Both taking the extra effort to assign a team (even choosing from a pull-down menu is more work than ‘x’) and looking at in-draft standings are time better spent looking at your notes and coming up with Plans A/B/C/D for your upcoming pick.

In addition, if your goal (like me) is executing the ideal team for me vs ‘winning the draft’, looking at in-draft standings is the LAST thing you want to do as it will bias/impact your decision-making.

Basically, I DO NOT CARE how the other teams are looking. Completely irrelevant. I just need to track how I am doing. The draft board itself is easy enough to determine whether teams who are between my next two picks are likely to be targeting the same player as me – e.g., one of my only reaches was on Elvis Andrus as there were still 1-2 teams with SS/MI openings and could use speed). One benefit of focusing on the draft board is you don’t space out and miss any players being drafted.

Doing It Wrong: Only measure players by season-long value 

Doing It Rudy: Measure players by season-long value AND per-game value 

One way I always evaluate my drafts is balancing upside with reliability. If anything, I am pushing myself to draft more upside than in the past – particularly with late picks. Stated quite simply, I feel like I can always backfill with stat accumulators in FAAB so better to take shots late in draft at upside.

I think all drafters are balancing upside/reliability but can get lost later in drafts because how do you identify upside?

As I noted in a recent post regarding a trade analyzer enhancement, a total value (like my $ value) based in performance AND playing time. My draft room comes with $/Game as well which neutralizes the playing time and is, thus, a great measure of upside. Late in drafts when I may be running low on targets, I will find myself filtering on this column for, say, $5+ $/Game players who are still available.

Last note: If you are interested in using my draft room, it is available as part of the season-long Roto Deluxe and DFS Premium packages. Season-long packages start at just $24.99 and this draft room is just an appetizer (or maybe an amuse bouche?) vs the main course. You are also getting daily/weekly projections throughout the season in an easy-to-use tool. Our subscribers range from the most competitive players in friends & family shallow mixed leagues to high stakes players.

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  1. Vacation says:
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    Rudy, I am in a league that allows each team to keep 6 players from year to year – no time limits. Further, to fill out our rosters we have an auction ($145 budget) rather than a snake draft. How would your product help me in that league, or would it? Presently, I make a spreadsheet focusing on those positions where I need to buy players and then I rank them using Gray’s top 500 but include your Yahoo! 12 5×5 dollar value next to their name. How would your product improve what I am currently doing? Thanks.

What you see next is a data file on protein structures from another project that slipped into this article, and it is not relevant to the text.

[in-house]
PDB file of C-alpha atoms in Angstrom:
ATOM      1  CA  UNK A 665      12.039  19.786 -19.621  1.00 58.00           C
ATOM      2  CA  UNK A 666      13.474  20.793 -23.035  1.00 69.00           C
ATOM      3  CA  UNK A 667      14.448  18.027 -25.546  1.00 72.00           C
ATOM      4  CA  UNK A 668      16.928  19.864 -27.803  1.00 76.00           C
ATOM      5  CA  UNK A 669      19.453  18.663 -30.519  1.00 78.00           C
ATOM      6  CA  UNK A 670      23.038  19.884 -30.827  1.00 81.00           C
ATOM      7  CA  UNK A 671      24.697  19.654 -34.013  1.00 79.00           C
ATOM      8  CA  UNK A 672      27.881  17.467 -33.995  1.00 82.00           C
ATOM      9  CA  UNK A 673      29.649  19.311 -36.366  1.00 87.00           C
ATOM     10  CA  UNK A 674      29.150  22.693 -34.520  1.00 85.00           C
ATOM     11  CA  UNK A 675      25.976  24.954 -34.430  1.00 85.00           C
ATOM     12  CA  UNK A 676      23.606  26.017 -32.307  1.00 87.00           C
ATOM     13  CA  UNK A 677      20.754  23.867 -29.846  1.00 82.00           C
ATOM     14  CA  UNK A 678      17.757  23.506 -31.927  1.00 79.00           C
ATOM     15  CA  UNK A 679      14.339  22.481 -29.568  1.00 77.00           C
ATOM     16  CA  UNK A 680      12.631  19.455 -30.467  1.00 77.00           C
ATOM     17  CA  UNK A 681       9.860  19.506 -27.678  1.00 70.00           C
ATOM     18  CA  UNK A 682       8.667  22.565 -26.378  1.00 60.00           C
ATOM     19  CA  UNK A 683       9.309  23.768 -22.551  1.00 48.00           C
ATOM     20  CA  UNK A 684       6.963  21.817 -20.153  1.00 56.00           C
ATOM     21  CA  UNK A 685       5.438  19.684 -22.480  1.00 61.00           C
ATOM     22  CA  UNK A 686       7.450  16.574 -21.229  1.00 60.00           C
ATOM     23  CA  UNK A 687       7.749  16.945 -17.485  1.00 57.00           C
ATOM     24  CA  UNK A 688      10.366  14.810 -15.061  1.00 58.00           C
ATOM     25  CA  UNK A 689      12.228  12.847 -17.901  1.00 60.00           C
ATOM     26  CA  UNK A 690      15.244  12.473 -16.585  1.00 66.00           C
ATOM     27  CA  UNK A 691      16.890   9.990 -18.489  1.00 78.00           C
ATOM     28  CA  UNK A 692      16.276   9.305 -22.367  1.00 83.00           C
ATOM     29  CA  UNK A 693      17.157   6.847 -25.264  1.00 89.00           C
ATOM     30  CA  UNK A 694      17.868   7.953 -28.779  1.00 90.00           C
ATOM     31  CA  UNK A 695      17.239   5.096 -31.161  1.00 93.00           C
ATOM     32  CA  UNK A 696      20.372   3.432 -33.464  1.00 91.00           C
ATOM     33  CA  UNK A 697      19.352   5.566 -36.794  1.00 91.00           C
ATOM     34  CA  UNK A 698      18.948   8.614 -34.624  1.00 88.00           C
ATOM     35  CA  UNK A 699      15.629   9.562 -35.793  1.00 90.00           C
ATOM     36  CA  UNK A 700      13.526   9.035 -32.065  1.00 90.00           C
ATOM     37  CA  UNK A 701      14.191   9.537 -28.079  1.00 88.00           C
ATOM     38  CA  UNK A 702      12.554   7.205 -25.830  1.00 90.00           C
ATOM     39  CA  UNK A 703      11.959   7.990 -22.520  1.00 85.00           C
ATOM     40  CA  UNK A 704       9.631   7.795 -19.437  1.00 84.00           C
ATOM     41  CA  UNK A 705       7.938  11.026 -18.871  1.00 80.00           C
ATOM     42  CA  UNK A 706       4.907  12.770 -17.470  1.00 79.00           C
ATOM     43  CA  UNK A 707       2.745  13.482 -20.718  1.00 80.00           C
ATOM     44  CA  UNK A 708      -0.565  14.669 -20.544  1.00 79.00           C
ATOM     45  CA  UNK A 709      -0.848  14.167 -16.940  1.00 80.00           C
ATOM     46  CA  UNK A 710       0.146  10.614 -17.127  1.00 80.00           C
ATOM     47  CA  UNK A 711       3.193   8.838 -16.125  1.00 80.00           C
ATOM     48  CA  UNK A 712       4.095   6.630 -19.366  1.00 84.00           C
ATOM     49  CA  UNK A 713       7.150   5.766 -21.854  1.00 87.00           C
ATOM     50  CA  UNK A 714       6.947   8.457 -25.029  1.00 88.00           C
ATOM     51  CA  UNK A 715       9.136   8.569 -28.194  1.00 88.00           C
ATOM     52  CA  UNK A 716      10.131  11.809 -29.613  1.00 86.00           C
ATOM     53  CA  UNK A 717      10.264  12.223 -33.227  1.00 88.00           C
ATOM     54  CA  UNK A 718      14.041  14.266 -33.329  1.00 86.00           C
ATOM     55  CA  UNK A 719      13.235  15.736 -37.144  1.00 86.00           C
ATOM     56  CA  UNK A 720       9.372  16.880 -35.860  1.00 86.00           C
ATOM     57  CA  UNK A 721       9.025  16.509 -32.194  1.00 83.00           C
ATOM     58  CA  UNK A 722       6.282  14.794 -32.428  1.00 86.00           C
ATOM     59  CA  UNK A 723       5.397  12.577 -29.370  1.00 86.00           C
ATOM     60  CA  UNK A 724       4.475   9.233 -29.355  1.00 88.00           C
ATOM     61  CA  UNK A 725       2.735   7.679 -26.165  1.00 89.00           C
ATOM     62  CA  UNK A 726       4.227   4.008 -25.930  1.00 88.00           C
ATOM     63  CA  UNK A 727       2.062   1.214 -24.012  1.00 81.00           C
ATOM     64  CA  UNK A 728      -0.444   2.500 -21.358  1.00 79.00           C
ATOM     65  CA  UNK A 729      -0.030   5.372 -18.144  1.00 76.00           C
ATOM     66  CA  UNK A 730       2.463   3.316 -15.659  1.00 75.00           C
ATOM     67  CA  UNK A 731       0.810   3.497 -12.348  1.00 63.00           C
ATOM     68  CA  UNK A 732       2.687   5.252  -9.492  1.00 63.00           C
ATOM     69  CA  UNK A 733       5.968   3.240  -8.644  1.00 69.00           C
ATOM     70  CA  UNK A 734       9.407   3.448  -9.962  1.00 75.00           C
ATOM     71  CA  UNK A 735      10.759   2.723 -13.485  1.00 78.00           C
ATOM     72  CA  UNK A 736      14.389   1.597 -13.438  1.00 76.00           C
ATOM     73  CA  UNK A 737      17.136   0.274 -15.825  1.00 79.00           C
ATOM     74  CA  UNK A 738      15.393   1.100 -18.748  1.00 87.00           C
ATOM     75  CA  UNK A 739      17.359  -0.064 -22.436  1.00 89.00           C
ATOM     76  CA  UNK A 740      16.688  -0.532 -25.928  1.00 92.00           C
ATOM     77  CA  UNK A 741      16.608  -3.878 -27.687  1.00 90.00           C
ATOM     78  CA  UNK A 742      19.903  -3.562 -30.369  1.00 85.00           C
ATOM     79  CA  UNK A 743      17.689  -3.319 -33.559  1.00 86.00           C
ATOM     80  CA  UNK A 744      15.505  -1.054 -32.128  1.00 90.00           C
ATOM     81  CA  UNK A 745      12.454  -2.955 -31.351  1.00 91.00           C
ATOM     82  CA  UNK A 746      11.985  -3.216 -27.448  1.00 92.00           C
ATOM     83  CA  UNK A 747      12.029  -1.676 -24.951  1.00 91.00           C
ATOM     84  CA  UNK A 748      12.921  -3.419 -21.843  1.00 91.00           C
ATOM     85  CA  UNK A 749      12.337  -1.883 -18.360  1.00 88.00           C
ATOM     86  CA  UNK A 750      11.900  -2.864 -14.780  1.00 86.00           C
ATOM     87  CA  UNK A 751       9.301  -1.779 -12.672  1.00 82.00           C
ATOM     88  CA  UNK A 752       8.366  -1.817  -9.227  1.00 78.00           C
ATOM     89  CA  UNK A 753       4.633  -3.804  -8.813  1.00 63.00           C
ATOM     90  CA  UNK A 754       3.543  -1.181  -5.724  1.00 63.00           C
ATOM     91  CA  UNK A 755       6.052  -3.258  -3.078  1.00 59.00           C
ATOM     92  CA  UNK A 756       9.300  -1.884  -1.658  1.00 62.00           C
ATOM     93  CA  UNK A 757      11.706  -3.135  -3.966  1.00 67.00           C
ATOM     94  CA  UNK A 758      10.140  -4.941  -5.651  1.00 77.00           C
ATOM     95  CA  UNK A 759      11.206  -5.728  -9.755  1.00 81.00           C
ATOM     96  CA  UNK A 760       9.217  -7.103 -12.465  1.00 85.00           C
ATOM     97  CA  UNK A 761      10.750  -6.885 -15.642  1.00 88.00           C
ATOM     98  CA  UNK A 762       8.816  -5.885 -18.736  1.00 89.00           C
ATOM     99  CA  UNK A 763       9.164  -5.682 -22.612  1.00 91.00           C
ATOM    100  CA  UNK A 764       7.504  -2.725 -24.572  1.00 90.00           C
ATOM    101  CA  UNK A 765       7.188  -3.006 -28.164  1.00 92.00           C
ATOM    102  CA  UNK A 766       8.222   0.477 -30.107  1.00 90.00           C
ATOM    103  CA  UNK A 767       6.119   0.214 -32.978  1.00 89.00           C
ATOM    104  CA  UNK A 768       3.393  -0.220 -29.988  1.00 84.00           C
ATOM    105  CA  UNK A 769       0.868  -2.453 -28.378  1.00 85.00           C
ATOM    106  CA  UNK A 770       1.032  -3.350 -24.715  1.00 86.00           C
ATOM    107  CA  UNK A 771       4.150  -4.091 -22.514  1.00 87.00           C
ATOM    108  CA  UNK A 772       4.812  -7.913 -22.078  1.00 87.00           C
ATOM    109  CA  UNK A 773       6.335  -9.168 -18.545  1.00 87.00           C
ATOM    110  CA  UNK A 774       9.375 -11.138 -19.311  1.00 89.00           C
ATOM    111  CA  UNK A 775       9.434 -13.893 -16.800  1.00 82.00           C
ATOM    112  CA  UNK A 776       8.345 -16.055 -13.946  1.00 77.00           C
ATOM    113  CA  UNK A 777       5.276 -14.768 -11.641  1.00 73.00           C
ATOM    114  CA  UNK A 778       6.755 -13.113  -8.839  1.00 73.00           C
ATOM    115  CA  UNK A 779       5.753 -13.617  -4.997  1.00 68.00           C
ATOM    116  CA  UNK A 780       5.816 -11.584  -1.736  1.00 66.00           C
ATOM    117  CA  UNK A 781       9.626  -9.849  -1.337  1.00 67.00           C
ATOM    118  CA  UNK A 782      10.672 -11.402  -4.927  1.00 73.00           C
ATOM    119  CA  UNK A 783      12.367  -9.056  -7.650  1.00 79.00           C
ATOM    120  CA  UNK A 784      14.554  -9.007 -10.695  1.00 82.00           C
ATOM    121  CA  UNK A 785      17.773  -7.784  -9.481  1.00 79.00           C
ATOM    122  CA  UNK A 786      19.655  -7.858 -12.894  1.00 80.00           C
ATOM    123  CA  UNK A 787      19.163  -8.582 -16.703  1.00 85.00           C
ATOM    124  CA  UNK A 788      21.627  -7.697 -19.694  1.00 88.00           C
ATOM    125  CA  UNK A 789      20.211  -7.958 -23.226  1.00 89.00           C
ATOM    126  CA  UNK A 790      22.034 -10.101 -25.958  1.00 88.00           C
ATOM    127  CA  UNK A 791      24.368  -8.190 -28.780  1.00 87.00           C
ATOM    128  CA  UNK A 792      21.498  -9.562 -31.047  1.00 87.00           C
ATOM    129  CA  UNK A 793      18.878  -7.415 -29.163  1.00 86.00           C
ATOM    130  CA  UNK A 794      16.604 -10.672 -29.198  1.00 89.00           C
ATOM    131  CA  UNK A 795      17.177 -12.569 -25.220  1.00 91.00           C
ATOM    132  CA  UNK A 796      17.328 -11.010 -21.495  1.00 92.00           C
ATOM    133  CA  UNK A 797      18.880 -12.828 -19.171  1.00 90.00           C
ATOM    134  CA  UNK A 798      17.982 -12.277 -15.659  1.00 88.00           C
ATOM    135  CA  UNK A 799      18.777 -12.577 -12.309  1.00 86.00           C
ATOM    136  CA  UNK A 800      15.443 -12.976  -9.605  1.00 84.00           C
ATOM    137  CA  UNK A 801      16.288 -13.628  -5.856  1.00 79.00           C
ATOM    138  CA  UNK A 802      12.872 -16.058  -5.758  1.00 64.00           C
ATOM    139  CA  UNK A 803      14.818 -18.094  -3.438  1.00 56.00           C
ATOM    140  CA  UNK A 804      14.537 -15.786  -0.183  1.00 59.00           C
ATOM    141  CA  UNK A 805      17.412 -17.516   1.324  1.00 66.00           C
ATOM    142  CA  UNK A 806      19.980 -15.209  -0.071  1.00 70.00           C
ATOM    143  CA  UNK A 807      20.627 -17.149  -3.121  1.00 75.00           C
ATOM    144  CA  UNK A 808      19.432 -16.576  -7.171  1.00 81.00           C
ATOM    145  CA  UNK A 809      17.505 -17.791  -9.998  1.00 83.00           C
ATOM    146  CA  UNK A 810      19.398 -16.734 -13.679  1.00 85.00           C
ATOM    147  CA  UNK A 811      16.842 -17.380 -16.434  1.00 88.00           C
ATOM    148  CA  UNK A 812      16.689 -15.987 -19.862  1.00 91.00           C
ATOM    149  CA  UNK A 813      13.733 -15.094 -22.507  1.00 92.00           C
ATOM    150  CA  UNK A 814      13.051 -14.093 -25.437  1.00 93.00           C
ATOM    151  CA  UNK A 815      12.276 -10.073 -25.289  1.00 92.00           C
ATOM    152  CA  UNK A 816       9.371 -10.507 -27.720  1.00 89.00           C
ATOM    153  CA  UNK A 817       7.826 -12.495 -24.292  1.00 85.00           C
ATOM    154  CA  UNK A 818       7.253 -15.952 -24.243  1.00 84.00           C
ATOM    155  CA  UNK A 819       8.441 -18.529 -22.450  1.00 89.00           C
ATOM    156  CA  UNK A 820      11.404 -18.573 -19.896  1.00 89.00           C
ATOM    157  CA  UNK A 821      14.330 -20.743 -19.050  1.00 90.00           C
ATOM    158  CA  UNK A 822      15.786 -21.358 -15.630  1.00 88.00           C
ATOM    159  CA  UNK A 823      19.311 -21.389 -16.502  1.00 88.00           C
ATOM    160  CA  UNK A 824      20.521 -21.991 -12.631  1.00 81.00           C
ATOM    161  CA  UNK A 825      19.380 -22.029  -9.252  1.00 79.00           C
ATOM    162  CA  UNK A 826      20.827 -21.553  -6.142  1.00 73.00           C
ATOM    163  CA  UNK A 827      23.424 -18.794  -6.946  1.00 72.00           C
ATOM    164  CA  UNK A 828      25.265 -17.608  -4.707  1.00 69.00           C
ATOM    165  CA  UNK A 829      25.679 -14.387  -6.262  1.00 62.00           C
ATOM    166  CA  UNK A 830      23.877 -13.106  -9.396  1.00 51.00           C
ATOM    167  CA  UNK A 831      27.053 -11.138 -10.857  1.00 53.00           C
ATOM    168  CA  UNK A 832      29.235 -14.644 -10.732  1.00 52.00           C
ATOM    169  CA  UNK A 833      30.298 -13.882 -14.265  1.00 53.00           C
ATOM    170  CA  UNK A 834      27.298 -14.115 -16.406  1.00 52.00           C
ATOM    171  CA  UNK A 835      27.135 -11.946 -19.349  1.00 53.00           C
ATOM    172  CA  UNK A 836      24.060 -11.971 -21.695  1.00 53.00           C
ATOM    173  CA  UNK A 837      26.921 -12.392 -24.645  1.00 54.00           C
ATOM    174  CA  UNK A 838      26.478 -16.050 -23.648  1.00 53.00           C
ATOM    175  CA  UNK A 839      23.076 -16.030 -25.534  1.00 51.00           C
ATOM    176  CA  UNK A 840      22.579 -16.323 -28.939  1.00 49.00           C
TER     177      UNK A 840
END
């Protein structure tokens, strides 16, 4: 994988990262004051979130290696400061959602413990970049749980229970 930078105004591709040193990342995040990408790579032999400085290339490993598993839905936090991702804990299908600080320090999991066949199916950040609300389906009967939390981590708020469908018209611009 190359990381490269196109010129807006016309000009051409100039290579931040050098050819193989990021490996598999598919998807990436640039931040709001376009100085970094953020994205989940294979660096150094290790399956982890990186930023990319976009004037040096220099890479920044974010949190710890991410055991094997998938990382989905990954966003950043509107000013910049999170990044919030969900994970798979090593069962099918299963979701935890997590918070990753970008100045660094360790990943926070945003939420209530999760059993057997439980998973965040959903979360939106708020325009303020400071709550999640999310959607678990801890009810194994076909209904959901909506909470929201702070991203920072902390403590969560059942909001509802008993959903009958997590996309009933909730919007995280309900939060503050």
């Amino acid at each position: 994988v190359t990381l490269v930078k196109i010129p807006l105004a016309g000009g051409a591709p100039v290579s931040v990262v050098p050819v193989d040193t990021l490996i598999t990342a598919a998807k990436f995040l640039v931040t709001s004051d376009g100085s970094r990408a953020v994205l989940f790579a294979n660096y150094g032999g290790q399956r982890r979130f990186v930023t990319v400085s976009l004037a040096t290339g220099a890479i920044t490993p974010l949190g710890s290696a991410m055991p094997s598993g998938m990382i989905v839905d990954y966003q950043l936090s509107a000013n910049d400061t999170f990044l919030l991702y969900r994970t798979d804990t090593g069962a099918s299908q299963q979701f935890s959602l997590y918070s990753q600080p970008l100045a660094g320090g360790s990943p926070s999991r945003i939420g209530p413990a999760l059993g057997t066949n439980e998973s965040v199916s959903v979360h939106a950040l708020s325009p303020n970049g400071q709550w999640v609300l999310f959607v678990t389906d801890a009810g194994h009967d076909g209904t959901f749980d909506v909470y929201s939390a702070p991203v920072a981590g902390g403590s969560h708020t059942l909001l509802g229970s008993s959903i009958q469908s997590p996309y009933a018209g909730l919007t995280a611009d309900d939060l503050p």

• so this is a pretty limited snake draft tool. 5×5 for 10, 12, 14, and 15 team redraft mixed leagues. i imagine mine can be repurposed for that but not taking on custom work right now.

      IMO auction drafts are something I suggest DIYing if you’ve got the skills.

  2. Roto-Wan

    Roto-Wan says:
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    Always appreciate your help with my rod, Rudy.

    • you’re welcome. now you can stop w/ the catfishing.

  3. Jim says:
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    You gotta harness in the good energy, block out the bad. Harness. Energy. Block. Bad. Feel the flow Happy. Feel it. It’s circular. It’s like a carousel. You pay the quarter, you get on the horse, it goes up and down, and AROUND. It’s circular. Circle, with the music, the flow. All good things.

  4. EDWIN A RICE says:
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    Rudy,
    on setting category targets
    $260-$23($1 each) = $237
    or did I miss something

    • omg…that was so f’in dumb. corrected it. thanks!

  5. I am continually attempting to be more numbers-based in fantasy baseball. But it’s tough for a traditionalist and for someone who is far more right-brained…it’s a challenge. My strengths are adaptability (when the draft goes awry), endless mocking, “reading the room,” etc. I’m excited for a third year of TGFBI…one good one, one bad. It’s fun against a lot of others who are fanatical about this game. ADP is huge for me simply because so many people follow it to a “T.” Myself included, formerly. This offseason I spent more time identifying players I like more than others and really getting a sense of what I think is available at a given position.

    All that said to say…really enjoy reading what you left-brained people have to say. So thanks for sharing. One day when I retire I may have time to catch up to you on a numbers basis.

    • you can’t be any more right-brained than Grey and he uses the draft tool.

      i think when done best, it’s like the software in cars that adjusts your car if you don’t stay in the lanes and stops short if you’re going to crash.

  6. cmutimmah says:
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    I might get this just so I can dissect it being a total Excel nerd.